The Atlanta Board of Education held a Special Legislative meeting last night and approved the FY15 Budget and the merger of the Coan and King Middle Schools.
As posted last night, the FY15 Budget was passed on a 6-3 vote,
The Atlanta Public School’s Board of Education passed the FY15 Budget which calls for $633 million in revenues and $658 million in spending and relies on the use of $25 million in General Fund reserves. The vote was 6-3 with Board members Nancy Meister, Jason Esteves and Steven Lee dissenting.
The adopted budget, excluding the $49 million pension liability payments, spends $12,183 per traditional school student versus $11,410 during the current year – a $773 or 6.8% increase.
The Board anticipates that it will work closely with the new superintendent to develop a revised budget in the near future.
It was interesting to note that Budget Commission members Esteves and Meister, who had voted (with reservations) to forward the budget to the full Board for approval, in the end voted against the budget proposal.
The budget is the school system’s most expensive ever, and it’s about 11 percent higher than last year’s $595 in general fund expenditures.
Prior to adopting the budget, each Board member commented on the spending plan. Per the Talk Up APS Live Blog of the meeting, the following are some of the excerpts of their comments:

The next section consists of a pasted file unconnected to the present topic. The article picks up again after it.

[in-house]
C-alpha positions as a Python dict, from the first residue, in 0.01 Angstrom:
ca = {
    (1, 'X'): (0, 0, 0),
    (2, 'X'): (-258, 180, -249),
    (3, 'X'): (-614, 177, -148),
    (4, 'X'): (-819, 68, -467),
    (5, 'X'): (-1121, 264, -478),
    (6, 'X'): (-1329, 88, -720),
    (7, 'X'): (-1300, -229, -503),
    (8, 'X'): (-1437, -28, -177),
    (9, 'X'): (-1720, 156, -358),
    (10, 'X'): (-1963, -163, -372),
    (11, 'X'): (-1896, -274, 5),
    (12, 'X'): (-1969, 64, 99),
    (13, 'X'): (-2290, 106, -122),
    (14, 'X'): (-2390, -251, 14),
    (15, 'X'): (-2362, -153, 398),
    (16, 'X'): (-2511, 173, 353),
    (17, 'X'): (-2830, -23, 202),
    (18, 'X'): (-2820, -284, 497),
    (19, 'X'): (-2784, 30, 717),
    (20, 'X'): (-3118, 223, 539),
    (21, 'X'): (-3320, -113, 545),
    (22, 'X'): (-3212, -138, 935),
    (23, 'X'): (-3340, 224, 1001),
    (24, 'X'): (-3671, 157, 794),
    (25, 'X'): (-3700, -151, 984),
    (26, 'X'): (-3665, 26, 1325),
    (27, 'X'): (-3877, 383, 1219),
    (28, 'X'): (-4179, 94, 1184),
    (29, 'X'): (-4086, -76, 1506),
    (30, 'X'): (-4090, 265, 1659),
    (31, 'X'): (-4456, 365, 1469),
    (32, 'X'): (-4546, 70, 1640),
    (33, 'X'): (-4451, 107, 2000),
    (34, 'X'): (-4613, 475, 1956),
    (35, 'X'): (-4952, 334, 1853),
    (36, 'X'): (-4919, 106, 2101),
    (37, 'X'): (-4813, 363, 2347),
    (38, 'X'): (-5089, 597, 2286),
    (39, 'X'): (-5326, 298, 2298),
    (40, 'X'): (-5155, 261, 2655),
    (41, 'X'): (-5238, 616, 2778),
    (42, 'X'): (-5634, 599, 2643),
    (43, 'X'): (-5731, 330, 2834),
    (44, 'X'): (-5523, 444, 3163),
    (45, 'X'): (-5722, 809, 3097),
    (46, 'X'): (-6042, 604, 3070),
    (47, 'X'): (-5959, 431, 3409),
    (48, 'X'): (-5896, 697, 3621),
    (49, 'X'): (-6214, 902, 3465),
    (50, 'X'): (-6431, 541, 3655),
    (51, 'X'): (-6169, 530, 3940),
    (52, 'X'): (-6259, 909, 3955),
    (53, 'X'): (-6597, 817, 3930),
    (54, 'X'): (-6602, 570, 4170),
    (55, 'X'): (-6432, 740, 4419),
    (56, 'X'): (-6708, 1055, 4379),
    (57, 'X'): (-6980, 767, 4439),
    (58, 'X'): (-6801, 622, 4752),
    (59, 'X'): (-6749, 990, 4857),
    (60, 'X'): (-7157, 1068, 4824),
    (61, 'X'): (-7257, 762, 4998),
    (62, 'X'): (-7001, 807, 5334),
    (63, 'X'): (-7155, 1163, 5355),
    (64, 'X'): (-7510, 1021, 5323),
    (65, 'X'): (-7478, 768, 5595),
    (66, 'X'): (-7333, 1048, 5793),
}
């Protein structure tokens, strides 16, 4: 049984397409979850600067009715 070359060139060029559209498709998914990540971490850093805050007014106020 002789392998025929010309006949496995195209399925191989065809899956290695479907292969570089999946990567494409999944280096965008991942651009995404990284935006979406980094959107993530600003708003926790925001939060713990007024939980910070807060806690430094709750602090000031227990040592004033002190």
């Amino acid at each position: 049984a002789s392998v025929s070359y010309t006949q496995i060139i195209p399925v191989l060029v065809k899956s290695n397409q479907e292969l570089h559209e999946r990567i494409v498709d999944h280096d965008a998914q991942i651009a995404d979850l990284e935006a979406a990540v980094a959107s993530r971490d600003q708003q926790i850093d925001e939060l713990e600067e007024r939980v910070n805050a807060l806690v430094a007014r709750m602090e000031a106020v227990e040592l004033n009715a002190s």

Leslie Grant: A lot of criticism about the way we are spending the money. Couple of concerns, as a district we have put an emphasis on quality teaching over the class size piece and I don’t think that has been communicated to the public and I don’t think that argument has been properly framed.
Byron Amos – Budget Commission member: We tried hard and I think we succeeded with the end of furlough days. And with the pay raises, I think that helps with the morale of the district. Those two things in themselves put the budget ahead of where we were last year.
I’d also like to talk about things that we’ve missed. When it comes to SST positions, I think we could have fully funded the wrap around services the Deputy Superintendent asked for. I asked how effective would they be by just placing them in the schools without support.
The budget moves us into a one size fits all category. It does not speak to middle school students – there are special things that need to be done for that population. Other than SST, how is this budget tied to our at risk population and middle school kids. Class sizes on one of the district means something different than it means on the other side of the district. I want to see how the quality of the teacher diminishes with the social ills in the classroom. We say we have the ability to give our principals lower class sizes by using Title funds to hire teachers, but Title funds should be used to close unintentional gaps and not the intentional gaps we’ve created by not providing teachers.